However, teaching in the South Bronx means that every kid having a phone is not a guarantee. I DEFINITELY don't want to alienate those who don't have the technology to participate in this endeavor, so I guess this is an opportunity I have to pass up. Maybe in the future.

Learn more about Poll Everywhere: http://www.polleverywhere.com
Maybe if you teach in the suburbs, you learned a new way to spice up learning and your classroom environment :) 

Sunday, September 8, 2013


At 6:30 am tomorrow morning, I will be beginning my 19th first day of school and my third as a full-time teacher in the NYC schools. Thankfully, that's not when school starts (though my school is starting at 8am this year which is definitely an unwelcome change!... I thought we talked about starting later??? What happened to 13/14 year-olds needing more sleep?) but that is the time when I need to slip out of bed, take a shower, get dressed, pack up and head out of Queens and take the subway into the Bronx. 

At this time, all systems are go for the first day of school. It's after labor day and I'm well rested. I've studied up on the Common Core and learned new teaching methods/techniques from TC, Columbia University, where I'm completing my master's degree. (I will be done by summer!!) I recently racked up $180 on school supplies, teaching supplies, lesson plans/activities, etc. for my classroom - all of which I will be reimbursed by the district. (However, inevitable additional spending will not be reimbursed for the remainder of the school year.) I have new outfits picked out from all my favorite NYC stores (Century 21! Gap! American Eagle! Nordstrom! Nordstrom Rack! Banana Republic! Old Navy! Kohl's! Aeropostale!...) as well as old outfits from student teaching and my first two years of teaching. My syllabi are typed up and printed out. My class calendars are typed up and printed out. Lesson plans, activities, objectives, tests, quizzes, etc. are written for the first three units (subject to change, however). All necessary information and logistics have been coordinated with my push-in teacher. Common lesson planning time has been planned with my co-teachers.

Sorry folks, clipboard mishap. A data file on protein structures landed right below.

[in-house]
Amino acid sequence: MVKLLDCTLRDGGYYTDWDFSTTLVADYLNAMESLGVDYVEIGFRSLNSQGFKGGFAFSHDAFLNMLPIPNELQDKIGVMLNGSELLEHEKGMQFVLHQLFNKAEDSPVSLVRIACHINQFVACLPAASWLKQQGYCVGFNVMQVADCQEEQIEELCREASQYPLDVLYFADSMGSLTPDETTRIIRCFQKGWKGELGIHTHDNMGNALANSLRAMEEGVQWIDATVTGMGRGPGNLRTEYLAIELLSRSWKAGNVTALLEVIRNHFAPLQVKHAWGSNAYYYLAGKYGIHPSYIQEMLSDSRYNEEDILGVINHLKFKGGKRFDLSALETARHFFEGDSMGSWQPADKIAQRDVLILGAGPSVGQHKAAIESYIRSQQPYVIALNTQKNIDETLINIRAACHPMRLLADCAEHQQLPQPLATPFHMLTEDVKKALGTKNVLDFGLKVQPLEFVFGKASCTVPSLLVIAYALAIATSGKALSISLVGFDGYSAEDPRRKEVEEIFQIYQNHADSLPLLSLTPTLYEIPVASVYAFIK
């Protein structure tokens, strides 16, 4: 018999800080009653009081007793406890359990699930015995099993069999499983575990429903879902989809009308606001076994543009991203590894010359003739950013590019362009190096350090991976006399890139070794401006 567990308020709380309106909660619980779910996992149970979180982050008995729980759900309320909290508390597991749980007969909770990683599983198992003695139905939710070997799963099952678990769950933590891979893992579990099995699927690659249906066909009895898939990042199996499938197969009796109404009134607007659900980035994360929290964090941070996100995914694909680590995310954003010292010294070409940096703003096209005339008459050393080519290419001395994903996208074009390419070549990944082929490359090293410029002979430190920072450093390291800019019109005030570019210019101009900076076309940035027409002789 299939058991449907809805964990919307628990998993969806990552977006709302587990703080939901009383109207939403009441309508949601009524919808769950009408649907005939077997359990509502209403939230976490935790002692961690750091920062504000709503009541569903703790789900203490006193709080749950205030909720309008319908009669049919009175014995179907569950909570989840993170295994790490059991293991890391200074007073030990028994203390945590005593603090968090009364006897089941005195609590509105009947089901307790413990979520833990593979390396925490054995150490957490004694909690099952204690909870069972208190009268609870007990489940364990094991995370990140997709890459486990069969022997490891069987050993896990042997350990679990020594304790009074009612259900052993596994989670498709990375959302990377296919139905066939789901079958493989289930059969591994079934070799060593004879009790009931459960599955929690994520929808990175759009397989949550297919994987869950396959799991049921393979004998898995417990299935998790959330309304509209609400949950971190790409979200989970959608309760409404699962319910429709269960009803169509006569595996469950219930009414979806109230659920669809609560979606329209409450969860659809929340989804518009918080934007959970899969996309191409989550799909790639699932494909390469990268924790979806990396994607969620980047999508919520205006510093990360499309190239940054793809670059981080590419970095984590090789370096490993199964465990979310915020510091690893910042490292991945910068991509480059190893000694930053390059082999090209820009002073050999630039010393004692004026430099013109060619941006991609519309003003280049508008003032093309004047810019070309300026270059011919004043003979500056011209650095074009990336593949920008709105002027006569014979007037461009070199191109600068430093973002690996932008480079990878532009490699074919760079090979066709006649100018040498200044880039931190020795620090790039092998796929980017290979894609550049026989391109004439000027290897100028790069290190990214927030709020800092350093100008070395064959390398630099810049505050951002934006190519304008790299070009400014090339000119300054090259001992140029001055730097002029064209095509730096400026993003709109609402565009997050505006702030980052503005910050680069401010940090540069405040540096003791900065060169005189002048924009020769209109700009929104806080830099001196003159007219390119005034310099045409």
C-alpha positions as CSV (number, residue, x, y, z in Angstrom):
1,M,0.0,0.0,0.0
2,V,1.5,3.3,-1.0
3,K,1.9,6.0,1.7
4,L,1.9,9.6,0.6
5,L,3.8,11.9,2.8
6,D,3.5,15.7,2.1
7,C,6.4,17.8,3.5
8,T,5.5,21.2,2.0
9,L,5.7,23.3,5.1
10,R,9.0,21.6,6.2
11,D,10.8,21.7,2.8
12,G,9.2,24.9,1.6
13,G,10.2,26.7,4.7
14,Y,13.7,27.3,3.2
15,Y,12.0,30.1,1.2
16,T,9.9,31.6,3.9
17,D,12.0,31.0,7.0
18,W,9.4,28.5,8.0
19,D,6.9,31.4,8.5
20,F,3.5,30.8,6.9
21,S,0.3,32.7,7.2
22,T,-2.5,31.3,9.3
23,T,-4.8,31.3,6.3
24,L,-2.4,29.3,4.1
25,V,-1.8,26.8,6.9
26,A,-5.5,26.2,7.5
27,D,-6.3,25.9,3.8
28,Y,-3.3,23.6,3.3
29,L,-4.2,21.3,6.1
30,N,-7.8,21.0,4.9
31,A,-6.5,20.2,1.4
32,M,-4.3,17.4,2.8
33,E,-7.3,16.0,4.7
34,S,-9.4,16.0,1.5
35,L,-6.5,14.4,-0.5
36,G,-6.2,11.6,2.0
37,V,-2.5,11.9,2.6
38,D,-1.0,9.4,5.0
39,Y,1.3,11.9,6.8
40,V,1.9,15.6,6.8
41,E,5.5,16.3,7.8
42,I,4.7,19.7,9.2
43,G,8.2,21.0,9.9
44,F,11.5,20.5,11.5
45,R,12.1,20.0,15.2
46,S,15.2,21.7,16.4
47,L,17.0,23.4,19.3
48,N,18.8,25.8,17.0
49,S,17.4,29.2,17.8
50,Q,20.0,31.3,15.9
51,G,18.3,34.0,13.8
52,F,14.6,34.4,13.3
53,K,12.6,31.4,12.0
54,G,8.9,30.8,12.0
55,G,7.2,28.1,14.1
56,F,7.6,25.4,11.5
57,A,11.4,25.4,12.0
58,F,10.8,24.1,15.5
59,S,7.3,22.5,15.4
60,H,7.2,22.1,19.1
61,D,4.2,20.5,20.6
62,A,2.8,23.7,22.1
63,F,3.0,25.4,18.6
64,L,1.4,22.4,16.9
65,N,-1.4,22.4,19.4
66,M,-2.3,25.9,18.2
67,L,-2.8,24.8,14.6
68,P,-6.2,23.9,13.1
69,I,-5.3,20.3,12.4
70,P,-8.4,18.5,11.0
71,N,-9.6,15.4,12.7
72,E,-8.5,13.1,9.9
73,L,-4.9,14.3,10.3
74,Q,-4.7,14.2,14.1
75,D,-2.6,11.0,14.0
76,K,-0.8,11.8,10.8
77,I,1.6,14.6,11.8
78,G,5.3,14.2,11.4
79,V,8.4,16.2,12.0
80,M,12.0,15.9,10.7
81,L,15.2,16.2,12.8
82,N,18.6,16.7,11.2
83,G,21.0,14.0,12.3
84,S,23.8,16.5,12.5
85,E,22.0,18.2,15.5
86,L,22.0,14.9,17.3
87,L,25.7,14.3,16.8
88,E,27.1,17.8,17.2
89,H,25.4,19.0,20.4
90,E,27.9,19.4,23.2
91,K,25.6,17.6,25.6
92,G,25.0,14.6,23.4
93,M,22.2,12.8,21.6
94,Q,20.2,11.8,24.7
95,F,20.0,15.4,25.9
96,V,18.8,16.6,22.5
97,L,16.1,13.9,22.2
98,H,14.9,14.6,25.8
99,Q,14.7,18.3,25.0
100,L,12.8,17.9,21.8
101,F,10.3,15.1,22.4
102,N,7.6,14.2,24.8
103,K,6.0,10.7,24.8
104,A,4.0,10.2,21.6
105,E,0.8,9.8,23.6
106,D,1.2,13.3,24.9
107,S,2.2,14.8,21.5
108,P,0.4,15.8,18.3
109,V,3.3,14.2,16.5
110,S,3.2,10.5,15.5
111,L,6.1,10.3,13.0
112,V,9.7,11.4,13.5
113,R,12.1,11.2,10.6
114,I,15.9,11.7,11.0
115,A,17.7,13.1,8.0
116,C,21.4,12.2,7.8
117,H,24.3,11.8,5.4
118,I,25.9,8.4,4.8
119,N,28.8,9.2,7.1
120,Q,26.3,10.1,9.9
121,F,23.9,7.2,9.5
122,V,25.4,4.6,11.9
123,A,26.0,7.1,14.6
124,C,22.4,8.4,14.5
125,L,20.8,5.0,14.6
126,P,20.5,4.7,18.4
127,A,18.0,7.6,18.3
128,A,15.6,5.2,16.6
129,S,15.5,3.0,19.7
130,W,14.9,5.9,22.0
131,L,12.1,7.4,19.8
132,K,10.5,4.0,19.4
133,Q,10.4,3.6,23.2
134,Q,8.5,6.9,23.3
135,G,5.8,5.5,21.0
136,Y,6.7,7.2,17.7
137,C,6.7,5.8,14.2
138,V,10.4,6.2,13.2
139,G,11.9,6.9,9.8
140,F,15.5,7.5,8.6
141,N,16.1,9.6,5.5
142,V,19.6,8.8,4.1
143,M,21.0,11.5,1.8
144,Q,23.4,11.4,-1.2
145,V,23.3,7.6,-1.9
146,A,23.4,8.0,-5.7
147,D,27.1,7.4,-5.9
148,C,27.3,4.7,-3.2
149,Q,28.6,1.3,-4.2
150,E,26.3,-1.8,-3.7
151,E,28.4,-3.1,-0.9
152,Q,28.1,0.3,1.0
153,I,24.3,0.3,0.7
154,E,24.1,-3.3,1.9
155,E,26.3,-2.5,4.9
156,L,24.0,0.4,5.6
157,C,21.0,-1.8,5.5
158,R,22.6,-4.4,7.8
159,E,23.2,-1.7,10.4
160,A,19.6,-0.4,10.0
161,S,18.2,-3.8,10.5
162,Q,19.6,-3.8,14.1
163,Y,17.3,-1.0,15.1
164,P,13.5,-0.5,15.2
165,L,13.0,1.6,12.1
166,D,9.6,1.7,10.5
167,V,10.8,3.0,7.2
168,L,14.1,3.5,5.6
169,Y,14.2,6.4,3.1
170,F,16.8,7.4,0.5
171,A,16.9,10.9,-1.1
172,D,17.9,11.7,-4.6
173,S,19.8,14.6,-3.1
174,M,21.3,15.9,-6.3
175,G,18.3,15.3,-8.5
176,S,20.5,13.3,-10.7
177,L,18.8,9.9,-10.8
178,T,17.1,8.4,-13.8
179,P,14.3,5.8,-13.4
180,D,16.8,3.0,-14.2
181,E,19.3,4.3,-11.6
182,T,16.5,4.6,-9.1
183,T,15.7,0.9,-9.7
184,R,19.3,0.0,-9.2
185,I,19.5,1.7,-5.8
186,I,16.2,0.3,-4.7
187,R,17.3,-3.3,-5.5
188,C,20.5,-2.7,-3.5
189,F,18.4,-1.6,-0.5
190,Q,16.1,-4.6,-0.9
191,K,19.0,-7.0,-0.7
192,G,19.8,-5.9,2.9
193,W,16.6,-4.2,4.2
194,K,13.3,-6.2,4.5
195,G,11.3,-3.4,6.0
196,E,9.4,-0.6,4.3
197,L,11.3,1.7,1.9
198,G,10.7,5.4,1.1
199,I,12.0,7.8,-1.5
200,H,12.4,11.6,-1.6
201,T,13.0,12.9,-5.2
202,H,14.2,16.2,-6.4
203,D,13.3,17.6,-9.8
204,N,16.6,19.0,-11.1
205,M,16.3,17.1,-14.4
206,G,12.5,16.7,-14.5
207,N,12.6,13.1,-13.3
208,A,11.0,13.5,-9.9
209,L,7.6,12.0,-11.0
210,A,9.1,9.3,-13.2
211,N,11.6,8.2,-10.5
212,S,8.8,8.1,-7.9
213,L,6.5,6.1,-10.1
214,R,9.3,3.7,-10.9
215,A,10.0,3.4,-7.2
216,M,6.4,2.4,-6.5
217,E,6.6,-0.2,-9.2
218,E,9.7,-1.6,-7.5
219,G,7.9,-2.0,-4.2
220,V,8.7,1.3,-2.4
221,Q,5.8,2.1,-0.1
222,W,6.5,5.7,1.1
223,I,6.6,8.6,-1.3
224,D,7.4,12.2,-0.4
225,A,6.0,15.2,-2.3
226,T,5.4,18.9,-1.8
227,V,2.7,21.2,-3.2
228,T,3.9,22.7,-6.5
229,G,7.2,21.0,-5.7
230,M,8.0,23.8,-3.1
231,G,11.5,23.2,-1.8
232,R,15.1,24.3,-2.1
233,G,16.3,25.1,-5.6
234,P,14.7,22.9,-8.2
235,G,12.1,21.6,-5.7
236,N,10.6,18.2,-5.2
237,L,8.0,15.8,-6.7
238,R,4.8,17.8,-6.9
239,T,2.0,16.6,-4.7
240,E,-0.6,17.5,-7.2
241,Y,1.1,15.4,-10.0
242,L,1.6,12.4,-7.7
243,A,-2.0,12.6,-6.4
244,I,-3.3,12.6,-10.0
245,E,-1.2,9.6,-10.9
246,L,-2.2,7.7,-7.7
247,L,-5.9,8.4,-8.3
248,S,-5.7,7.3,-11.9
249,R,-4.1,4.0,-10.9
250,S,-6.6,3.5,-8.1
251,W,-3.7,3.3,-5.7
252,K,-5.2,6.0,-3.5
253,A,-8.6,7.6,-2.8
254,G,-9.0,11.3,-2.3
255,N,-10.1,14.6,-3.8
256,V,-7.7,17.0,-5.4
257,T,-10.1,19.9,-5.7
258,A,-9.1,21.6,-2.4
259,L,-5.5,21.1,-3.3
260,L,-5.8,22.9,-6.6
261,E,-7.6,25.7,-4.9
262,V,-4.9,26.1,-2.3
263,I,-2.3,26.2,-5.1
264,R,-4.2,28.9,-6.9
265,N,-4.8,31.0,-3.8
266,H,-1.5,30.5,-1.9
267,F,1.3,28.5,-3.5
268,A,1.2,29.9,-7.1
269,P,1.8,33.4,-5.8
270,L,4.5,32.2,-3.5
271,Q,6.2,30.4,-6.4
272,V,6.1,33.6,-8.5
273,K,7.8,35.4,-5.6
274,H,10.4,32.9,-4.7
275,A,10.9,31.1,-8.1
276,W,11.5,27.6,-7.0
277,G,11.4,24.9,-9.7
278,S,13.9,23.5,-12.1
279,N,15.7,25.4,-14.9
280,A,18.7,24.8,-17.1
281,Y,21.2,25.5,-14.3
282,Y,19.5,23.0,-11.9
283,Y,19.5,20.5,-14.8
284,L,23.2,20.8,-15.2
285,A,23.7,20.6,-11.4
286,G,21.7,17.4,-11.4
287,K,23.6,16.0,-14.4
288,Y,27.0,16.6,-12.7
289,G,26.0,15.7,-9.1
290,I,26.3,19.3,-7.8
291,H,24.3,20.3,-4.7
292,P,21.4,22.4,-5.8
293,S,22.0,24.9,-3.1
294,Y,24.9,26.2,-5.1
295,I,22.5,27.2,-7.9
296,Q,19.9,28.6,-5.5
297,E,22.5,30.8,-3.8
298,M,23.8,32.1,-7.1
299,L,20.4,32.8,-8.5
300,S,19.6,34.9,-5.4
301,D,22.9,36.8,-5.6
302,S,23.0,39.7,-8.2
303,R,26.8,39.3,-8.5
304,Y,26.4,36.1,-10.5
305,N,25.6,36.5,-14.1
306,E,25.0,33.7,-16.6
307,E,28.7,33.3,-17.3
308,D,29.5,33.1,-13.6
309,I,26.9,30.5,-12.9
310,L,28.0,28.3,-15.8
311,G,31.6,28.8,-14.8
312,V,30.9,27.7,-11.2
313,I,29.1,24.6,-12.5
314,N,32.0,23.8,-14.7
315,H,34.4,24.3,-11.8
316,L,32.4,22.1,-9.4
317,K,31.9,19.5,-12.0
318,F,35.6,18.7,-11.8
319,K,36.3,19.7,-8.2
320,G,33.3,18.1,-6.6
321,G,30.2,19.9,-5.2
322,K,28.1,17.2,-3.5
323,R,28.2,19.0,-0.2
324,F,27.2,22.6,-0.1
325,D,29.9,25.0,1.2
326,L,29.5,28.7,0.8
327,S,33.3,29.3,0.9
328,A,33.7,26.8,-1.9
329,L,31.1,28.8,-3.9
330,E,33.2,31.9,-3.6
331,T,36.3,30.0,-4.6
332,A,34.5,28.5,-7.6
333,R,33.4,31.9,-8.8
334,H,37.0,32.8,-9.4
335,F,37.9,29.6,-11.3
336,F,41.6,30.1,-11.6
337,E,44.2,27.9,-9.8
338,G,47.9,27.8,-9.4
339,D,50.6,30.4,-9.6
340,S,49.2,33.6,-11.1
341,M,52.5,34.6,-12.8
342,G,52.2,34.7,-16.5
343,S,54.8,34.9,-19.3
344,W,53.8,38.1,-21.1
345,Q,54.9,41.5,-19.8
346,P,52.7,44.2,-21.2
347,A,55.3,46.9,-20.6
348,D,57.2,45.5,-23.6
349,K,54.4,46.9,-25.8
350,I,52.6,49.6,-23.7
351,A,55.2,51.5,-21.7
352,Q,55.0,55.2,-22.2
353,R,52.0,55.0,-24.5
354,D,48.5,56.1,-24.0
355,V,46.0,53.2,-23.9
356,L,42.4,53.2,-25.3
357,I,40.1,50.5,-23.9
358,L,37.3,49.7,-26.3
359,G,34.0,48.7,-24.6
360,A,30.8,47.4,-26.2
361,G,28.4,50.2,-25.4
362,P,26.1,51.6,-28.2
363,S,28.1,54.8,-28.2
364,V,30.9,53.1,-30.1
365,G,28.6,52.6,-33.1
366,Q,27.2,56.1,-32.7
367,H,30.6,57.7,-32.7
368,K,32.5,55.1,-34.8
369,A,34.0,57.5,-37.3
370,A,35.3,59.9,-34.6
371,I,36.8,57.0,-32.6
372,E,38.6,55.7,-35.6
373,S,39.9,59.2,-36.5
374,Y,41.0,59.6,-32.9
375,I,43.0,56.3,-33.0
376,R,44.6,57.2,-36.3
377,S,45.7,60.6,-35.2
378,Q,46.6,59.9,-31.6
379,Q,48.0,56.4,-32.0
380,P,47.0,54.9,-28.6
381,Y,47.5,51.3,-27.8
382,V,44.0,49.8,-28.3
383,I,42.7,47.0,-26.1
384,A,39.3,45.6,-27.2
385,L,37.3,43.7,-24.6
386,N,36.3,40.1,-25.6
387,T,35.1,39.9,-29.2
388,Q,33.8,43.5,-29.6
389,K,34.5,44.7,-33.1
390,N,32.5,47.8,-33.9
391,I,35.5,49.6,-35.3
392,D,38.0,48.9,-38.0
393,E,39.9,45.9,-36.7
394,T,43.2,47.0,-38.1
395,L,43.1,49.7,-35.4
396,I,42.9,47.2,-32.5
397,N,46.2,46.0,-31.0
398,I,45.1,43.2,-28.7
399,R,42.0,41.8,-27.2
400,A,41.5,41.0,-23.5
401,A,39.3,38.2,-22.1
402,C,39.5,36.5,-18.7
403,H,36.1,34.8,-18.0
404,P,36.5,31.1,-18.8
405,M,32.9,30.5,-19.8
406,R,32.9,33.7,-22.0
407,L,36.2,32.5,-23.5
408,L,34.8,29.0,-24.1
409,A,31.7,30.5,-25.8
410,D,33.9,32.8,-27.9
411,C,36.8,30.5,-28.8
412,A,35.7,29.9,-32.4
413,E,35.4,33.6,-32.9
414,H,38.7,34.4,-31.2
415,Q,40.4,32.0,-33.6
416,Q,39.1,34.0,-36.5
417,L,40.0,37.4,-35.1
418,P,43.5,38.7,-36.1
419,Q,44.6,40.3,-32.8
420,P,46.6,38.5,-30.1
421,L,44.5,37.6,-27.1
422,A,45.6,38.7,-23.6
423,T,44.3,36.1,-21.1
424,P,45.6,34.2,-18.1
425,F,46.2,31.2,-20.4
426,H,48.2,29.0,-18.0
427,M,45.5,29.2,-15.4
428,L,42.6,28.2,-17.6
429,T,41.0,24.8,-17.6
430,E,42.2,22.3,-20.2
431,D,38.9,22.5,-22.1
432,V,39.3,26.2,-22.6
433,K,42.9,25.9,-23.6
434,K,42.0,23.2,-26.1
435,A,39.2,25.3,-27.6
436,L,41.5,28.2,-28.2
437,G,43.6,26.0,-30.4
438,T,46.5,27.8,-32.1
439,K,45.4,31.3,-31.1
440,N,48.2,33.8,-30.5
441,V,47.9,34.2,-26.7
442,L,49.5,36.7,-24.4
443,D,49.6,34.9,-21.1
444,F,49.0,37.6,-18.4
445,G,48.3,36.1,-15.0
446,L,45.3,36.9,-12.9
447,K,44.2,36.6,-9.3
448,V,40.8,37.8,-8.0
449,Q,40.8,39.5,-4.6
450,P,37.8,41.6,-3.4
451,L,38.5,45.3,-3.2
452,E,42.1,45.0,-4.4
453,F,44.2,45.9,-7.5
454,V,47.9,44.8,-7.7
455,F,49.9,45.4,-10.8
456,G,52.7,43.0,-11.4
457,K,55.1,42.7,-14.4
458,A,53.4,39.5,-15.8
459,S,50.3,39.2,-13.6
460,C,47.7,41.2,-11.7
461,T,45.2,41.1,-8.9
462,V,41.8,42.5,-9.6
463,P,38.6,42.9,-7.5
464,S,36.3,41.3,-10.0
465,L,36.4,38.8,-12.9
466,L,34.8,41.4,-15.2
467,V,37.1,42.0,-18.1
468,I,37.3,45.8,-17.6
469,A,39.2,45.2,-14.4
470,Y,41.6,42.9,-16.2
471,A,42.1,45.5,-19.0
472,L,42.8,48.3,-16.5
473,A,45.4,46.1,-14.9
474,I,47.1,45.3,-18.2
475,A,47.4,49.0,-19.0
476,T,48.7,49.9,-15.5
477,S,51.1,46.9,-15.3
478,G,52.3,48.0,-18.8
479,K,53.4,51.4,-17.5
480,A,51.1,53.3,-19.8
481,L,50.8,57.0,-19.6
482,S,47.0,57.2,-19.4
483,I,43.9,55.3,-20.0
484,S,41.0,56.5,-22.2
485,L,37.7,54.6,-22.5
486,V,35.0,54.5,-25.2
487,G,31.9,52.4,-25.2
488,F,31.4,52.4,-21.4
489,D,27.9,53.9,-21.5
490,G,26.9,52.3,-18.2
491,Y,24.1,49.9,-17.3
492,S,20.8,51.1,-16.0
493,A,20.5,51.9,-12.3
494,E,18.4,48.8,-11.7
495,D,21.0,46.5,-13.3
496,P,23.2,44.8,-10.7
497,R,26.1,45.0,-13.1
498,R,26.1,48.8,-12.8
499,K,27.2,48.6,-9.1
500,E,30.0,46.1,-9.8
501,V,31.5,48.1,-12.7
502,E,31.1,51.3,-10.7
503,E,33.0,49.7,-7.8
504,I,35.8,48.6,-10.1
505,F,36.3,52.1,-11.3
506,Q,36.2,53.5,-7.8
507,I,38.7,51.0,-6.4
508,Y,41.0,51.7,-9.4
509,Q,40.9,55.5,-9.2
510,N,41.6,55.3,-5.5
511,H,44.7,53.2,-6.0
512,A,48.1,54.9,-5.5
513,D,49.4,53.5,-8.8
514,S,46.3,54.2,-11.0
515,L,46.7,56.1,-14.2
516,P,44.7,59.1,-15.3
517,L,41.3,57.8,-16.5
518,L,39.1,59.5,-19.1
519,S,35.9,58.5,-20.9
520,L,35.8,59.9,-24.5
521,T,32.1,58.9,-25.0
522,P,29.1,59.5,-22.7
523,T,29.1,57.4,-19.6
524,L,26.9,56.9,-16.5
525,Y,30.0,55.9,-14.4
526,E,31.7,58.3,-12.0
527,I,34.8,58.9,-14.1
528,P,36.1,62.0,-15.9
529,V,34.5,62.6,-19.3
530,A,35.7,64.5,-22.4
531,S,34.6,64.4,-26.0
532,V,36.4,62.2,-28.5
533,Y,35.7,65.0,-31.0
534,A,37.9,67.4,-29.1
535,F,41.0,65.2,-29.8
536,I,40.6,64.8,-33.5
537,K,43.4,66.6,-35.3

I've never felt more prepared for the first day of school. However, there's still that bug in me right now. What will my students be like? What will my classes be like? Are we going to get along this year like in the past two years? How much are we going to learn? How long will the honeymoon phase last? Are we going to have hurdles in the beginning of the year? All of that is uncertain. Tomorrow, I will most likely begin my first year of teaching/first day of school in which I'm not visibly/outwardly nervous. Nevertheless, deep down inside, there's always the uncertainty, the hope, the what-ifs. 

The first day of school draws me back to why I became a teacher in the first place: to touch the lives of children, especially those from low-income backgrounds in neighborhoods ridden by crime and low educational attainment where the status quo is "you can't". My crusade over my four undergraduate years, two years of full-time teaching, student teaching and my long-term sub experience is changing the status quo to "YOU CAN". My parents, family members, EVEN FRIENDS  still ask me when I'm going to "get a real job". This is my "real job". I've had the chance to touch the lives of so many young people and really change their life trajectories. This is an opportunity - a privilege- offered to me by no other profession. Three years entering, I'm still as wide-eyed and idealistic as I was the day before my first year of teaching. The dream is still there, the passion is still evident. I'm being offered 180 days to make another set of 180-degree turn-arounds in my students. To inspire Jose and Juan to study hard and work towards their dreams. To impart to Maria and Daniela that their life doesn't have to be like their mother's - teen pregnancy, dropping out of high school, working two jobs in order to make $40-45k/year to support a family of five. To do everything in my power to keep De'Shaun off the streets. I'm not only imparting math knowledge and closing the achievement gap, but I'm inspiring my students and building lifelong connections with them. 

Yep, tomorrow's my 19th first day of school. Tonight, my roomies and I will do what we have for the past two years before the first day of school: they are leaving work early (in fact, arriving about 10 minutes from now!) so the four of us can go for a bike ride in Central Park, go to a nice restaurant in Manhattan and watch a movie/play/show together. It's a celebration. It's a new beginning.

Wish me luck tomorrow :)